Anyway, what does the All-New Batgirl's physician mother say about these waffles she's serving her daughter? "Just thought my daughter could use a healthy breakfast on her big day" (the big day being her first day of college).
A healthy breakfast? Eggo waffles?
I'm sorry, ma'am, you've got a lovely daughter, but she's not going to say lovely or healthy for long if you think that processed food from a box is "healthy"--and you're a physician, too!
As for the All-New Batgirl's first day at Gotham University:
She's a freshman, of course. In fact, as she serves her daughter the healthy breakfast of processed food stuff in the shape of waffles, the mother says, "Oh, come on. Don't tell me you're not excited about starting freshman year?!?" (Hey, what does that end punctuation of question mark, exclamation point, and question mark mean exactly?!?)
See, the All-New Batgirl is a freshman at Gotham University!
Why is that significant?
Because her first class is Philosophy 480! Which, she tells us in her interior monolog, is "required."
Philosophy 480 is a class that freshmen are required to take? Wow, that's some university!
What's more, it takes place in a lecture hall with theater seating--like Professor Kingsfield's lecture hall in The Paper Chase, but with newer desks and chairs, and with identical laptop computers on each desk (except for the desk of our protagonist for some reason).
I counted the students in the lecture hall. There are 38 of them who are visible--and there may be others off-panel.
Wow! 38 students (or more) taking Philosophy 480 in a lecture hall. Well, of course, it's a required course for incoming freshman students after all.
For the record, a 400-level class almost always denotes a class for upperclassmen. It's a "senior level class" that some juniors might take if they have all of the prerequisites for it out of the way. Additionally, a 400-level philosophy course is more likely to have eight students in it rather than 38.
Based on what the professor is saying as the All-New Batgirl daydreams while drawing Batman logos in her notebook, the course would seem to be Philosophy 480: Metaphysics.
That's some heavy stuff to lay on incoming freshmen as a required course--though the nature of the professor's discourse would also seem to indicate that the class might be a superficial exploration of metaphysics.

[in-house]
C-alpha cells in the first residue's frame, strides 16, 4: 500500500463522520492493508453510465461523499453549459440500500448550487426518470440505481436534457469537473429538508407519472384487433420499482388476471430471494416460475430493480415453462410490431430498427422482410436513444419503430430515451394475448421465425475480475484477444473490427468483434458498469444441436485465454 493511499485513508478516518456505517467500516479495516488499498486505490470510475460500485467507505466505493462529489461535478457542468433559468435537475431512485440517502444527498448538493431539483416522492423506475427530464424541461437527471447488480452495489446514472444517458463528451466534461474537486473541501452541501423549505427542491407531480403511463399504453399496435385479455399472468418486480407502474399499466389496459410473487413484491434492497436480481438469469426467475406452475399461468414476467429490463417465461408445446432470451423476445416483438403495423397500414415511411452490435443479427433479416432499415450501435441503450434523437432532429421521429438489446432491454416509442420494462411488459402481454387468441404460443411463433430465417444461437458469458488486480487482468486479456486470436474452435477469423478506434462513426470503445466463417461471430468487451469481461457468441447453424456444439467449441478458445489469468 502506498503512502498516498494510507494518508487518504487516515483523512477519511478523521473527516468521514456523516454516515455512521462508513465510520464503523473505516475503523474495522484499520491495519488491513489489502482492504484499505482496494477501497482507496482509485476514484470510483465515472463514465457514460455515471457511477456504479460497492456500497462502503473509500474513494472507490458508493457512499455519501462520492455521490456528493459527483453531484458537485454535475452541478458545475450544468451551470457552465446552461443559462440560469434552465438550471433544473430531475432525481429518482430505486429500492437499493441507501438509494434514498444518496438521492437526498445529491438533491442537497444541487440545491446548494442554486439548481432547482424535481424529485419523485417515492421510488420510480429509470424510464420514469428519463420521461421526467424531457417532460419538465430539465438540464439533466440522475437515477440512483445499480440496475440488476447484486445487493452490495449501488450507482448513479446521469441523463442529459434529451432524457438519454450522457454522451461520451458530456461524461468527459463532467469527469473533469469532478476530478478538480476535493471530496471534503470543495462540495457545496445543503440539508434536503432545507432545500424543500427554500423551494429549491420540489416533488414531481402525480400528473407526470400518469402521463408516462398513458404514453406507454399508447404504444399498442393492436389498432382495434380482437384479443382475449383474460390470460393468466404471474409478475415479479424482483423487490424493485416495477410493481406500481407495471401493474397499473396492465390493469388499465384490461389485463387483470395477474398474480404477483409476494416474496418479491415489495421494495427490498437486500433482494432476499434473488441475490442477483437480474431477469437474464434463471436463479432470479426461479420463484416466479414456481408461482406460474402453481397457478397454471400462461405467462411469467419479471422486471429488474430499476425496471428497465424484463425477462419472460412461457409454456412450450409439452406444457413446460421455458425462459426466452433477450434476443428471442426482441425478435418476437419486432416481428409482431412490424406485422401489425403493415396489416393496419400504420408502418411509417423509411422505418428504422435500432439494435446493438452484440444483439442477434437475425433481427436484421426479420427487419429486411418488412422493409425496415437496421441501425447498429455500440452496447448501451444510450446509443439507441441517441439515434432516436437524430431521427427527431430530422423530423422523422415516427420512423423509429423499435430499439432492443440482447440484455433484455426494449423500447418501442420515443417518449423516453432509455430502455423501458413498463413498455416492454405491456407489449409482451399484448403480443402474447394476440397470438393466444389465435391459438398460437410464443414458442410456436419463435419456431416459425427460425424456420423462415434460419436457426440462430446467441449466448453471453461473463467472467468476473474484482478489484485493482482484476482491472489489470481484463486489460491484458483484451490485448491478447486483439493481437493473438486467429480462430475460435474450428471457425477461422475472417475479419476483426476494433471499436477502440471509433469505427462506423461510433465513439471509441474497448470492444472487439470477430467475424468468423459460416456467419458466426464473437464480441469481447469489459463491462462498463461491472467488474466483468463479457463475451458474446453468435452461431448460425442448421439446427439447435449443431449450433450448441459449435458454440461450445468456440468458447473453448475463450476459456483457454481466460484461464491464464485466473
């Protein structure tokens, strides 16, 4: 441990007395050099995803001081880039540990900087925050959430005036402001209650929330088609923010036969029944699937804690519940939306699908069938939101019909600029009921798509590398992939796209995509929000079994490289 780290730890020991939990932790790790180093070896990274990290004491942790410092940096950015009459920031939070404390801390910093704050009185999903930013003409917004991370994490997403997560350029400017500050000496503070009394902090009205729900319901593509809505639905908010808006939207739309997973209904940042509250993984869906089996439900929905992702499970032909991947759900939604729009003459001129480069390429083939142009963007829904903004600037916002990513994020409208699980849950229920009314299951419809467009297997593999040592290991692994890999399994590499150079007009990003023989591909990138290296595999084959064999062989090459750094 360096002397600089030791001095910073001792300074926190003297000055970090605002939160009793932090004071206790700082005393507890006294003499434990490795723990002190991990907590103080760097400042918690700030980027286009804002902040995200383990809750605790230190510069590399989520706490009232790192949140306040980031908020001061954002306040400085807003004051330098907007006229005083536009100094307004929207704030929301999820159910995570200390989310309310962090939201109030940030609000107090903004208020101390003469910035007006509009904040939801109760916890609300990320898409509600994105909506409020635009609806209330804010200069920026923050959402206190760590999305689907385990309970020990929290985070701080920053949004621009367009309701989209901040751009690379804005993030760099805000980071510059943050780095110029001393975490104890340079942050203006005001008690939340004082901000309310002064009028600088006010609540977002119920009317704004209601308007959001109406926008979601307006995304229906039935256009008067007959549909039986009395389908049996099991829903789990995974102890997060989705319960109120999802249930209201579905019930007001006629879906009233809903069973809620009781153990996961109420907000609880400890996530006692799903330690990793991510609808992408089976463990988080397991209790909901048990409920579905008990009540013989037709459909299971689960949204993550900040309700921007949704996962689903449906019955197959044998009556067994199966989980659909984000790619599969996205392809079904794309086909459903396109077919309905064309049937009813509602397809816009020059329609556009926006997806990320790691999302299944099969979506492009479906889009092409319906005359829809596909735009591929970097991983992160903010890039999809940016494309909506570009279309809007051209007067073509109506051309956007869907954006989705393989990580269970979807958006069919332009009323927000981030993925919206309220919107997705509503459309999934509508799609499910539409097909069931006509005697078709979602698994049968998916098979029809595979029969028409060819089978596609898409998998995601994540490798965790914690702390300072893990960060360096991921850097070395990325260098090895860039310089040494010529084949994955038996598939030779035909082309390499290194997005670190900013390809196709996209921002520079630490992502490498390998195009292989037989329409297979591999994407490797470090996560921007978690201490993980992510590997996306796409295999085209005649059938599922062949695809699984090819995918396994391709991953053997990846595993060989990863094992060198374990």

Of course, it's not out of the question that a freshman could stumble into enrolling in a 400-level philosophy course quite by accident. That exact situation happened to me when I was a freshman at the University of Kansas many years ago.
I was an incoming freshman, and we had to go to the gym (Allen Fieldhouse) to collect computer punch cards for the classes we wanted to take. I was never introduced to my academic adviser, and so I just chose classes that sounded interesting to me without having been given any direction on what classes incoming freshman had to take beyond English 101.
Thus, I ended up enrolling in a 400-level senior seminar of seven students (me being one of the seven) in which the topic was The Reformation. I read (or tried to read, actually) the initial assignment of Martin Luther's Ninety-Five Theses on the Power and Efficacy of Indulgences, but it was well over my 18-year-old intellect.
What's even more surprising is that I wasn't the only freshman in that class! A guy who lived two doors down from me in the dorm was also in that class! After attending the second class meeting and not being able to contribute anything intelligent to the discussion, it was obvious that the other freshman and I had no business being enrolled in that course--and the professor knew it the first day we showed up.